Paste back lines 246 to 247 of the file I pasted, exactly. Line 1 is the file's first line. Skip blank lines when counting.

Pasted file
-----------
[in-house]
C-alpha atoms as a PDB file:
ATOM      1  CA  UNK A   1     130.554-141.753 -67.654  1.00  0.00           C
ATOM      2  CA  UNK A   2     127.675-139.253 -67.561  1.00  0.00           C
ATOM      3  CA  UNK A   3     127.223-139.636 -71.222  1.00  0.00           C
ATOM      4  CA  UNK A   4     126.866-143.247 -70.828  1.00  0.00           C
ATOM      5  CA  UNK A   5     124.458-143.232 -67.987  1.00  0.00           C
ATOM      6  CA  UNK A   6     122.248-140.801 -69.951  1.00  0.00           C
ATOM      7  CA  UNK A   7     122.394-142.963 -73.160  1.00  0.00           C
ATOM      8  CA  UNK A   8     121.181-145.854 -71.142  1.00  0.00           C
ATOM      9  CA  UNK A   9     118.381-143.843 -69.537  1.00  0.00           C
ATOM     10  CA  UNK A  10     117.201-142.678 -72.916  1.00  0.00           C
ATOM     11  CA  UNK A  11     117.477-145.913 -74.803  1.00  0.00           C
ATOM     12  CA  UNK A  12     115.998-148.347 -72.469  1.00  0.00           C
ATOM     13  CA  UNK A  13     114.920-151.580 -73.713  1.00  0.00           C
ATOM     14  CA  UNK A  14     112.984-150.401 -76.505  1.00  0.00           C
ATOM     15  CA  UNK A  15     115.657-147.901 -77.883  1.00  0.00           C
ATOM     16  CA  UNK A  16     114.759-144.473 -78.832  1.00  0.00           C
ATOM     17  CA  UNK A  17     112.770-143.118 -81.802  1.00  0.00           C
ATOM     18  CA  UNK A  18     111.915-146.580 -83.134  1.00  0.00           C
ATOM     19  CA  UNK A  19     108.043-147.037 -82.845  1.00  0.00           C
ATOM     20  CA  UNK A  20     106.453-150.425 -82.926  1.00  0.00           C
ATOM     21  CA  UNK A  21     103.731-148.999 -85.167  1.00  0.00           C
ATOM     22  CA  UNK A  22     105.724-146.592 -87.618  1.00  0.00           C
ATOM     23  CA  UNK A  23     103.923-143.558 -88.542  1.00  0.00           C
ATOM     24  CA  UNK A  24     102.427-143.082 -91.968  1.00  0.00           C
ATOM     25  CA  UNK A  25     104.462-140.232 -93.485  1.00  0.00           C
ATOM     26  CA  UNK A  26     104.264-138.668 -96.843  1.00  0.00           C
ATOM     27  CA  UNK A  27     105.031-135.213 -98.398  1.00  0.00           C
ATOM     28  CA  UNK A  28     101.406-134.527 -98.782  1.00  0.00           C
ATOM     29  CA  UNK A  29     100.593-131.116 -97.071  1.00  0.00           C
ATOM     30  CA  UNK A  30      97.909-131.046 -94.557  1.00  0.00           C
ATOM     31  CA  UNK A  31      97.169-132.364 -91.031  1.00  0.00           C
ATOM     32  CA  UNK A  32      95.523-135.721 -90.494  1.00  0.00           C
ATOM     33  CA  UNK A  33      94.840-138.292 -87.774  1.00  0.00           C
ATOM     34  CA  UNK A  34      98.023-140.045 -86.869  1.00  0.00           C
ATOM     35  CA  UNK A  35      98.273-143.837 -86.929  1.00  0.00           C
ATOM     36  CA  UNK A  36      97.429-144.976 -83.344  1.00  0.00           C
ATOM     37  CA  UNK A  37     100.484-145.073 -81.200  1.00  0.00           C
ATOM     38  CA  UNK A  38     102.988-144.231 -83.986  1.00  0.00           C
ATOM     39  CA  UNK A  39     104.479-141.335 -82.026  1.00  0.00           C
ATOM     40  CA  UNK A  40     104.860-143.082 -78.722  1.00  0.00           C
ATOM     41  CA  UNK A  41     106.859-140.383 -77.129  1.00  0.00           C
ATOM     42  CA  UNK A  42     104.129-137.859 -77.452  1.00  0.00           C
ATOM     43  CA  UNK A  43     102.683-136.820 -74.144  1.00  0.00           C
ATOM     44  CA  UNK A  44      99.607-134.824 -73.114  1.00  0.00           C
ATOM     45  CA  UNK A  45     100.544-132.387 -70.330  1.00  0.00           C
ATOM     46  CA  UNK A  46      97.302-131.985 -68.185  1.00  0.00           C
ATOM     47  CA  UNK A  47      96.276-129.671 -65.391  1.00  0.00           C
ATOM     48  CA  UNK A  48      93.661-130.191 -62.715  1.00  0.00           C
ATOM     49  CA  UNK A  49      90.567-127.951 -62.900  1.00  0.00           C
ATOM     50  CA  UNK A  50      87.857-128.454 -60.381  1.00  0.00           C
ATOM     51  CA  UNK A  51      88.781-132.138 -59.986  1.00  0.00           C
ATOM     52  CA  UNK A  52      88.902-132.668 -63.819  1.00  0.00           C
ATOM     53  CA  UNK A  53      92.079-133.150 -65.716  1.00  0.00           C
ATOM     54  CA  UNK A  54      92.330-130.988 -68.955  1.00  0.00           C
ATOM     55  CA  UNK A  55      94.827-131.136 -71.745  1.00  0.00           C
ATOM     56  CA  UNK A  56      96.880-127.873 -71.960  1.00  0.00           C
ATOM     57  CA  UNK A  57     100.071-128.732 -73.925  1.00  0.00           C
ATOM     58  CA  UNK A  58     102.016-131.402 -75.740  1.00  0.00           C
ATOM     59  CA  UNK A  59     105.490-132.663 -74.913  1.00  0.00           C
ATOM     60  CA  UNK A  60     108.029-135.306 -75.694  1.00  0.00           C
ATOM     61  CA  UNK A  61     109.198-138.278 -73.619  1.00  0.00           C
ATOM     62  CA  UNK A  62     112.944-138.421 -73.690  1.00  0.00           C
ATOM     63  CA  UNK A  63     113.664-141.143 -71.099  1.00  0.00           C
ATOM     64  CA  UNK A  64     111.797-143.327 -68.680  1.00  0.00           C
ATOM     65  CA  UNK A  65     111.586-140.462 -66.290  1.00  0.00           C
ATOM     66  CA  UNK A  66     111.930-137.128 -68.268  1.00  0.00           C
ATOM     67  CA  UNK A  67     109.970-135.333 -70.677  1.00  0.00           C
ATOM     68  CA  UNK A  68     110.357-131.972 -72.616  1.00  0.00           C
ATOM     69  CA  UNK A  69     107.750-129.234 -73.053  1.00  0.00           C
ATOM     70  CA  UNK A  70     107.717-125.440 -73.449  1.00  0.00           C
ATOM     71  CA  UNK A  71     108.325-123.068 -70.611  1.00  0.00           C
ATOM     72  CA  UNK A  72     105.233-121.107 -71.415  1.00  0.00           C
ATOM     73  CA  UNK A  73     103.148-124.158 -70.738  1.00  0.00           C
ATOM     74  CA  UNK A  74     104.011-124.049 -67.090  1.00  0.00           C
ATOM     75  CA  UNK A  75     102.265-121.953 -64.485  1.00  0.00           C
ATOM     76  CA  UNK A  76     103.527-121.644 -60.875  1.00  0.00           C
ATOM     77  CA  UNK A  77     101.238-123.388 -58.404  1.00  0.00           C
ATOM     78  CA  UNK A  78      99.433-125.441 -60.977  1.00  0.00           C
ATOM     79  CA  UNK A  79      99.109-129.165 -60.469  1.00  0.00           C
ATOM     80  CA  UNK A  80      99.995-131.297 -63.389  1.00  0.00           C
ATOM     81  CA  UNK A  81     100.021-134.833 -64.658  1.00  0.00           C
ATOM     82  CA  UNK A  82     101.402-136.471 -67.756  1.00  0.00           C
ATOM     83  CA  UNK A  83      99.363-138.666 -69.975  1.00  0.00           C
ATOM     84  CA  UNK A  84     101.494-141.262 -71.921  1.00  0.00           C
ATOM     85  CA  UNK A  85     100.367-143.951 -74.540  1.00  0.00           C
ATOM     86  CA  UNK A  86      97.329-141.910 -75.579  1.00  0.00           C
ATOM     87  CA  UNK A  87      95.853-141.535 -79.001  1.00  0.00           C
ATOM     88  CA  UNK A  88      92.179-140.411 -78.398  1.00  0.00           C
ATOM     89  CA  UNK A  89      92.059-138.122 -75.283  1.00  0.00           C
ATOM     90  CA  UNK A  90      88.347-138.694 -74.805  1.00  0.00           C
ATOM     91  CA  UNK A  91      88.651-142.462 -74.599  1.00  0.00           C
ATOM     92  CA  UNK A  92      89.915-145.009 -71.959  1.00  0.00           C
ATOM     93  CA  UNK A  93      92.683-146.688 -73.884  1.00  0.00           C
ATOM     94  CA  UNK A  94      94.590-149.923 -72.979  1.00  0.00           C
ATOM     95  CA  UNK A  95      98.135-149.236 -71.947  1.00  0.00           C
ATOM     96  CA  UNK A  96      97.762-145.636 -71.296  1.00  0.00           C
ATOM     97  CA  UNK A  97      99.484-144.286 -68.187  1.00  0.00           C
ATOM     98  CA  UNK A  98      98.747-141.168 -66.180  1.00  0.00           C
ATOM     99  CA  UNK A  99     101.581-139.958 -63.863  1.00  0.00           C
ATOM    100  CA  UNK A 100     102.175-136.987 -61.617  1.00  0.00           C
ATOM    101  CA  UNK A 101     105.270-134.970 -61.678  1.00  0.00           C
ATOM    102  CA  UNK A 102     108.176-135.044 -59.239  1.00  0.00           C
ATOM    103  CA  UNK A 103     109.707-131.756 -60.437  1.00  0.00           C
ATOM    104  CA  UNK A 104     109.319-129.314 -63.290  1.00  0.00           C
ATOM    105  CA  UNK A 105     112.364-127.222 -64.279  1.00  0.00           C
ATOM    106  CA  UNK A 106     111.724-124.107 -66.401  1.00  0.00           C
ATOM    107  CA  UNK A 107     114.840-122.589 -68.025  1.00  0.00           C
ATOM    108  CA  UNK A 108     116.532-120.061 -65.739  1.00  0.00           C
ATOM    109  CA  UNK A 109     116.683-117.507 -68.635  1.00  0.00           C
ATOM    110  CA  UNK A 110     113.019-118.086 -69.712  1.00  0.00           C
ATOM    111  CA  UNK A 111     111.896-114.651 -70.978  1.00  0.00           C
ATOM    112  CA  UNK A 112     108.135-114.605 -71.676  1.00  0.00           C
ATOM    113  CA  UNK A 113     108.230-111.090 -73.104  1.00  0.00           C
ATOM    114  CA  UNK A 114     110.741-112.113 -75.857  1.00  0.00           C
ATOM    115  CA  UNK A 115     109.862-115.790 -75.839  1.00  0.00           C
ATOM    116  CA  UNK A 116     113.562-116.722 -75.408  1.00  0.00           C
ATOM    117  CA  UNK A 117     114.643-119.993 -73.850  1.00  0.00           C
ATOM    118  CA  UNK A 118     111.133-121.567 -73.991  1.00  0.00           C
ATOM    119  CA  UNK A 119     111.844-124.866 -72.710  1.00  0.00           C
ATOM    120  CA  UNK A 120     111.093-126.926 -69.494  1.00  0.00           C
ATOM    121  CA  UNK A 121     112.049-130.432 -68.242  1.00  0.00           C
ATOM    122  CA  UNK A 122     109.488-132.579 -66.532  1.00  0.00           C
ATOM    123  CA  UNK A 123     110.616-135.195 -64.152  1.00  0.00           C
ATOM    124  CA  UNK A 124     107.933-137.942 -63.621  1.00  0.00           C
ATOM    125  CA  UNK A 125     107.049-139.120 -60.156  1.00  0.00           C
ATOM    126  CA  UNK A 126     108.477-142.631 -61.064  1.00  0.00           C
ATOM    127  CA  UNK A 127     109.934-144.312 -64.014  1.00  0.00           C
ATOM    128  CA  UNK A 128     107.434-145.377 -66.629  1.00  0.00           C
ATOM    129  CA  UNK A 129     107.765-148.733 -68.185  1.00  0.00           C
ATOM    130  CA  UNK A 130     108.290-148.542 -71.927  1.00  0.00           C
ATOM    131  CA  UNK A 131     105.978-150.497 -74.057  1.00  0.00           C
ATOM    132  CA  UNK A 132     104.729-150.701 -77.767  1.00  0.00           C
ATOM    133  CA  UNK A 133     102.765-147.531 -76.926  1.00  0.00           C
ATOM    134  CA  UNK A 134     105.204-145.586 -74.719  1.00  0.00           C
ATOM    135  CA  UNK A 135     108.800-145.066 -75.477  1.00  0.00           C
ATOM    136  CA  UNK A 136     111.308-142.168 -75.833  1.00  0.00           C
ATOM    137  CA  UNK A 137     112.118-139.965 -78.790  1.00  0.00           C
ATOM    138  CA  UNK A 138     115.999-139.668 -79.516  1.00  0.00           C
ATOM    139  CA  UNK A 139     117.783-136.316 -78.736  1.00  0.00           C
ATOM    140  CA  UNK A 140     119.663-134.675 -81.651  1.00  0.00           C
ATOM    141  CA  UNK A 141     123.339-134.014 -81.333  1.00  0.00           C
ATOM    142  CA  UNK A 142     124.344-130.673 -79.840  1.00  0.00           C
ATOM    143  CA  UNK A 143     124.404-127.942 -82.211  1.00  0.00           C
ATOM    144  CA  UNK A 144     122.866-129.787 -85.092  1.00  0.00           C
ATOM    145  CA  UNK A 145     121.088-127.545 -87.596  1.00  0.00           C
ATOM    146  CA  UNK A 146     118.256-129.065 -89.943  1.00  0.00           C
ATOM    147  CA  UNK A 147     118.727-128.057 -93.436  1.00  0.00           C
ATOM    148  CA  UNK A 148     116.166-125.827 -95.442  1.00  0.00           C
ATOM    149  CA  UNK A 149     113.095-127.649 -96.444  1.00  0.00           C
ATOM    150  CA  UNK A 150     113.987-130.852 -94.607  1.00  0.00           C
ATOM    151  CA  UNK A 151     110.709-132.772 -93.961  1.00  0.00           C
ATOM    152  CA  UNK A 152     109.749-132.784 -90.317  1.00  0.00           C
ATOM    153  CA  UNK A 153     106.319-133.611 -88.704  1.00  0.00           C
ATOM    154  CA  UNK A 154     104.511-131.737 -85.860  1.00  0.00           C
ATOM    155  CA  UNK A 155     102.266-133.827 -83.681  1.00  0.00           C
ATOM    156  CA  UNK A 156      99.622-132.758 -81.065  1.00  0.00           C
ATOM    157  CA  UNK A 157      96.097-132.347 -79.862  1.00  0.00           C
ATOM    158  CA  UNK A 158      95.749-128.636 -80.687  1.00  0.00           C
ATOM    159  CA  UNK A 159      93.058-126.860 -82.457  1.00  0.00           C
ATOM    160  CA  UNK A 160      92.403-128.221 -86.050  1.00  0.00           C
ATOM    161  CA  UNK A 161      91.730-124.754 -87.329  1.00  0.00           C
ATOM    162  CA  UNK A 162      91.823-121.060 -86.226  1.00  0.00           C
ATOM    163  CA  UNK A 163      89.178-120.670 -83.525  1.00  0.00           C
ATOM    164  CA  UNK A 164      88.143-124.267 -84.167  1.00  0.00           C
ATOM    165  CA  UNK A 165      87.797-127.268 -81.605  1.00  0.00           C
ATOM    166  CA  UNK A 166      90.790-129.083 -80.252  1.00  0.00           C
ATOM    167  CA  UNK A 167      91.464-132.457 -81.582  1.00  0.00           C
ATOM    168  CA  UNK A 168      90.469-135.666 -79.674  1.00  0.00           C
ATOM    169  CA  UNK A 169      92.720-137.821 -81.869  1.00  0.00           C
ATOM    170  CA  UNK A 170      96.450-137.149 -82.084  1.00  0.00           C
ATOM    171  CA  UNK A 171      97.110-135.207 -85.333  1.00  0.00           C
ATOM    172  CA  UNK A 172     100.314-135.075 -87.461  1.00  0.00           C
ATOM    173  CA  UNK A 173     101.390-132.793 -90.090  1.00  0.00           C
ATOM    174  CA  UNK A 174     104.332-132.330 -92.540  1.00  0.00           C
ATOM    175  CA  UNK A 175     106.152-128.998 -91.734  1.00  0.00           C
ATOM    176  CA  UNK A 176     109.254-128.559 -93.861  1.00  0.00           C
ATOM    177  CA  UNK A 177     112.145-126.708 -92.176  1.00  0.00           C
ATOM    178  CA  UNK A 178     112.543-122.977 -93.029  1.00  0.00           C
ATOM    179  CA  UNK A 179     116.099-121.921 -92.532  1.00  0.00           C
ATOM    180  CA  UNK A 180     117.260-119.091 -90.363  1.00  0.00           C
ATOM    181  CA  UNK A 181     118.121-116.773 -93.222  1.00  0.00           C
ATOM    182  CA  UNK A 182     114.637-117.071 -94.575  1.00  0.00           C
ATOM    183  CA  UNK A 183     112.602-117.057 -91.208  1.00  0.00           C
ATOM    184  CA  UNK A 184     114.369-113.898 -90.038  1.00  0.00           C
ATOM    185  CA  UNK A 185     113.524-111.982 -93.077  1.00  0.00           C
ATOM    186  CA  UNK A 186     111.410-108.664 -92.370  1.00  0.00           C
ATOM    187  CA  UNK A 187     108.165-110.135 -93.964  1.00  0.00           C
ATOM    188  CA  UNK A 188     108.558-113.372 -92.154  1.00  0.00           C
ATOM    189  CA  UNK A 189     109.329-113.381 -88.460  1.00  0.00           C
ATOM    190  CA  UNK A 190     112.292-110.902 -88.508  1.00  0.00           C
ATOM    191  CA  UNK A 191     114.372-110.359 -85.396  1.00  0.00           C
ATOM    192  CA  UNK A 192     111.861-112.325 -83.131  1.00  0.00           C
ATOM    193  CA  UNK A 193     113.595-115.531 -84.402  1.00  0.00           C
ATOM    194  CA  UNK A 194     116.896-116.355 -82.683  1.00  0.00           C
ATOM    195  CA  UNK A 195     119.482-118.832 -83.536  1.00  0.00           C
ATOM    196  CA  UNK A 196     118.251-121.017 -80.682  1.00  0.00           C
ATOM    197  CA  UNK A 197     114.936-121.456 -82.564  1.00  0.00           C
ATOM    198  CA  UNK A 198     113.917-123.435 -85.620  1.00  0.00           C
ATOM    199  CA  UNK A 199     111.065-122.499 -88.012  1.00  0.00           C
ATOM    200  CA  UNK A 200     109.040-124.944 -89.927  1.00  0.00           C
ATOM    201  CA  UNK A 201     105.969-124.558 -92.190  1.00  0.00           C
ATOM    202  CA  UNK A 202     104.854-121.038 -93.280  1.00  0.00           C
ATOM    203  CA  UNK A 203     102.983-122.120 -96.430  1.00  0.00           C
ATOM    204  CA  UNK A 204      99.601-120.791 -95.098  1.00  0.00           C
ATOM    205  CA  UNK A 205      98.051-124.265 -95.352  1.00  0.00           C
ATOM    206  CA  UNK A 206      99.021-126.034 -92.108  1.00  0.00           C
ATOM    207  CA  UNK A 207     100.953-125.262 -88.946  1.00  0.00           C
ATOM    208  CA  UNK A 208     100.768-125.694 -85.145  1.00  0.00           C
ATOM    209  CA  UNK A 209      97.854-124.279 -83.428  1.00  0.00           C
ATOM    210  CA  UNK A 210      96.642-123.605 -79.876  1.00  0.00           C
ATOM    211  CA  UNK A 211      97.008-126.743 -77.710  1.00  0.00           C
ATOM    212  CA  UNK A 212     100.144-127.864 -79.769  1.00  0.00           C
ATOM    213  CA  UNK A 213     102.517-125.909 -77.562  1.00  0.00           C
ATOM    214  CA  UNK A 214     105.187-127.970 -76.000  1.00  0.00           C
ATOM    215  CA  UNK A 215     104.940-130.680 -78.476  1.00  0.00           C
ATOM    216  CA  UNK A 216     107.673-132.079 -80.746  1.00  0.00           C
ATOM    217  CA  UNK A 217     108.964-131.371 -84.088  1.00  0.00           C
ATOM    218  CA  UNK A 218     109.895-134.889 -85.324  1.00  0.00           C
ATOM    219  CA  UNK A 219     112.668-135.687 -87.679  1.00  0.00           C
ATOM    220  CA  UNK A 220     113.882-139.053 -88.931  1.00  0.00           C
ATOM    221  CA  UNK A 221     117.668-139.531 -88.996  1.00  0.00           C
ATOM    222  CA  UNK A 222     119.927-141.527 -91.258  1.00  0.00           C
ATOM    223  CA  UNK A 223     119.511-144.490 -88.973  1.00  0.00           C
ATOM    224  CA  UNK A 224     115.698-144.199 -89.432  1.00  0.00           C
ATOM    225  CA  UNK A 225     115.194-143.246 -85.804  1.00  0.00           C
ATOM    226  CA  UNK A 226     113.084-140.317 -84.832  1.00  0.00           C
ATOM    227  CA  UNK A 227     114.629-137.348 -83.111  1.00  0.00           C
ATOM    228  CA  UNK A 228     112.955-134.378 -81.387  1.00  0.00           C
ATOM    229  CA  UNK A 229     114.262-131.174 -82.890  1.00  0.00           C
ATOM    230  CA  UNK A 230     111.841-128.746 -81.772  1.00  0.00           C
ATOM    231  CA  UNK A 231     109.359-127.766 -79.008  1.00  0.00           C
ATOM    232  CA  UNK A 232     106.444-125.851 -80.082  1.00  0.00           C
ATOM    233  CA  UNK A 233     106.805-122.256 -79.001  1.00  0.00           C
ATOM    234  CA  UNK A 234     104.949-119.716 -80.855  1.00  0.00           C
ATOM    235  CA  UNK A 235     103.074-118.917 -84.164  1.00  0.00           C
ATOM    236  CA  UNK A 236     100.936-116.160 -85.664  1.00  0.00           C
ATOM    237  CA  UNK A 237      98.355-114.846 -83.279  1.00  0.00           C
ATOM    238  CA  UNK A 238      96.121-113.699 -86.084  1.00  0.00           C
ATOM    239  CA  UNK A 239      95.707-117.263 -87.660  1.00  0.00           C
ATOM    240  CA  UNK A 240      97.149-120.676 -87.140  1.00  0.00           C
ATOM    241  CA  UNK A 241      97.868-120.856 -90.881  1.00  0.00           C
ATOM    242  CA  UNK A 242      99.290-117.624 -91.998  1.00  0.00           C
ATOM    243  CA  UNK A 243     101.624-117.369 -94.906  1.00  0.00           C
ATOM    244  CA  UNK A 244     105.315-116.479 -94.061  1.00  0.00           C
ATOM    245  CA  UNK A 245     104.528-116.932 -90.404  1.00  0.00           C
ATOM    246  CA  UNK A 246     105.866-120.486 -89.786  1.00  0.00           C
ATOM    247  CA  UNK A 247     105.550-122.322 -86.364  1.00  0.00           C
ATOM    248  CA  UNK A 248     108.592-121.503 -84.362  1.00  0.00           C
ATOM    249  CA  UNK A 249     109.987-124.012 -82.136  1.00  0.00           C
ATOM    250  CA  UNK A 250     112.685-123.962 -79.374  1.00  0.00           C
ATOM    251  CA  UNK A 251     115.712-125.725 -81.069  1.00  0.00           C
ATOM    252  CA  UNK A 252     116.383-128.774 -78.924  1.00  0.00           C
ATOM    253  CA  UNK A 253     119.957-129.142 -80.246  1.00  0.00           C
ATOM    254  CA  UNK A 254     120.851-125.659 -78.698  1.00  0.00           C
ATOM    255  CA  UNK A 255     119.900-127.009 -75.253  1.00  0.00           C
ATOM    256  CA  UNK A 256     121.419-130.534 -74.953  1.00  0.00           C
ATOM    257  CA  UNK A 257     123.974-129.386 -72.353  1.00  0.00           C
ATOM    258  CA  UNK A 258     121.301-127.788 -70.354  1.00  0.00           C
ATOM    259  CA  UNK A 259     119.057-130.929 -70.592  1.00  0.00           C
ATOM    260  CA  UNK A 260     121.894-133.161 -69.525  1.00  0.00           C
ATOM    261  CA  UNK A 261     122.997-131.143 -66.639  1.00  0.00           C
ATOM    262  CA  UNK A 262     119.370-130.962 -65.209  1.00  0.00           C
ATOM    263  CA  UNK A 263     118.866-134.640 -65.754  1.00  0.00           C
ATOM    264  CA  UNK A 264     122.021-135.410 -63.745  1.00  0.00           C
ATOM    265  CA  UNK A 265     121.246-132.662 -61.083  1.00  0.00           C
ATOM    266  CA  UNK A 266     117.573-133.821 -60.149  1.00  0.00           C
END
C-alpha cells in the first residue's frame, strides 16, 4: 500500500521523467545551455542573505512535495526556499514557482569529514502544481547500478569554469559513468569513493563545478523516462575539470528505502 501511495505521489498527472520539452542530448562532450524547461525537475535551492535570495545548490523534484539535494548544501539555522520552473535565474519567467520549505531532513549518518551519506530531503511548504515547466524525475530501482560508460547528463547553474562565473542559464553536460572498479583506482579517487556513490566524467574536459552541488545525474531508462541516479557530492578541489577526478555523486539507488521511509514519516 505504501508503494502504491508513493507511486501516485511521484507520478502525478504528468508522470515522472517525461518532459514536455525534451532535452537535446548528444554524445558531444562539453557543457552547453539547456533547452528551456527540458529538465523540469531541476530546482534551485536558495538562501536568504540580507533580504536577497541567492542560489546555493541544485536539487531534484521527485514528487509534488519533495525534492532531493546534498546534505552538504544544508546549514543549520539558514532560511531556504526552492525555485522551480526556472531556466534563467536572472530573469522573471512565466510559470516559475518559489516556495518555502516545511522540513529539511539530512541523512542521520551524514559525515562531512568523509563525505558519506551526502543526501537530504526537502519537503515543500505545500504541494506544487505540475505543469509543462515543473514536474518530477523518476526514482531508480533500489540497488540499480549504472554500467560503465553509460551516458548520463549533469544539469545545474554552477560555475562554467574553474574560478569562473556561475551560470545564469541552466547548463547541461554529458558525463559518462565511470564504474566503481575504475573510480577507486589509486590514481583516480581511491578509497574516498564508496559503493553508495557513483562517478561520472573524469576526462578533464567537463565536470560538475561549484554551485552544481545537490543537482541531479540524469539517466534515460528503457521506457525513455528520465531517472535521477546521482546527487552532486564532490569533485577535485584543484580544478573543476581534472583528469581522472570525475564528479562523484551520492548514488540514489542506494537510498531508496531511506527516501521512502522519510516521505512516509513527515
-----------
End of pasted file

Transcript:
ATOM    244  CA  UNK A 244     105.315-116.479 -94.061  1.00  0.00           C
ATOM    245  CA  UNK A 245     104.528-116.932 -90.404  1.00  0.00           C